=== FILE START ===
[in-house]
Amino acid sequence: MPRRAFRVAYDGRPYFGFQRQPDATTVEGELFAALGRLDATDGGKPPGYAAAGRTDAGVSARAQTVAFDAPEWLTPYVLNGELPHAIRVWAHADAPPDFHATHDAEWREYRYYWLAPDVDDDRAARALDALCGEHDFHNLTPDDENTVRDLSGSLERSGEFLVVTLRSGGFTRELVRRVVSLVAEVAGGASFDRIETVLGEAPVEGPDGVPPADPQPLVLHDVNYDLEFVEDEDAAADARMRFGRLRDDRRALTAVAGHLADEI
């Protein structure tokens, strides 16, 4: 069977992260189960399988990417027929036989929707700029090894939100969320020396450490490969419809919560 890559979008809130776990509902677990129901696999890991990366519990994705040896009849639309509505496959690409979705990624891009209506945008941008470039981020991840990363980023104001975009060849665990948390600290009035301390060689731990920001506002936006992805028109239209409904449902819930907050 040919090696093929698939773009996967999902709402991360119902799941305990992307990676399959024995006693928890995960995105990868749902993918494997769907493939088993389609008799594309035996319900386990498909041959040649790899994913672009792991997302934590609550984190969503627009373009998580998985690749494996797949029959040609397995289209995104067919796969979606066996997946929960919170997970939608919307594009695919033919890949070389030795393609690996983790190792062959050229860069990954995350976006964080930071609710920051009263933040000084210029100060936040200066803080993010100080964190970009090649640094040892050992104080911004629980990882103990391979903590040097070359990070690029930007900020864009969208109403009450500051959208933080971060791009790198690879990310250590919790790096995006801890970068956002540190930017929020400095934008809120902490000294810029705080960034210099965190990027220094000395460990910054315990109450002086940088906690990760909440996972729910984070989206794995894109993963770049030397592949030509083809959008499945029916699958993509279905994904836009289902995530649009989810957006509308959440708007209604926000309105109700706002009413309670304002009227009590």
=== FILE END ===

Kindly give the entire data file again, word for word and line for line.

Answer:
[in-house]
Amino acid sequence: MPRRAFRVAYDGRPYFGFQRQPDATTVEGELFAALGRLDATDGGKPPGYAAAGRTDAGVSARAQTVAFDAPEWLTPYVLNGELPHAIRVWAHADAPPDFHATHDAEWREYRYYWLAPDVDDDRAARALDALCGEHDFHNLTPDDENTVRDLSGSLERSGEFLVVTLRSGGFTRELVRRVVSLVAEVAGGASFDRIETVLGEAPVEGPDGVPPADPQPLVLHDVNYDLEFVEDEDAAADARMRFGRLRDDRRALTAVAGHLADEI
């Protein structure tokens, strides 16, 4: 069977992260189960399988990417027929036989929707700029090894939100969320020396450490490969419809919560 890559979008809130776990509902677990129901696999890991990366519990994705040896009849639309509505496959690409979705990624891009209506945008941008470039981020991840990363980023104001975009060849665990948390600290009035301390060689731990920001506002936006992805028109239209409904449902819930907050 040919090696093929698939773009996967999902709402991360119902799941305990992307990676399959024995006693928890995960995105990868749902993918494997769907493939088993389609008799594309035996319900386990498909041959040649790899994913672009792991997302934590609550984190969503627009373009998580998985690749494996797949029959040609397995289209995104067919796969979606066996997946929960919170997970939608919307594009695919033919890949070389030795393609690996983790190792062959050229860069990954995350976006964080930071609710920051009263933040000084210029100060936040200066803080993010100080964190970009090649640094040892050992104080911004629980990882103990391979903590040097070359990070690029930007900020864009969208109403009450500051959208933080971060791009790198690879990310250590919790790096995006801890970068956002540190930017929020400095934008809120902490000294810029705080960034210099965190990027220094000395460990910054315990109450002086940088906690990760909440996972729910984070989206794995894109993963770049030397592949030509083809959008499945029916699958993509279905994904836009289902995530649009989810957006509308959440708007209604926000309105109700706002009413309670304002009227009590």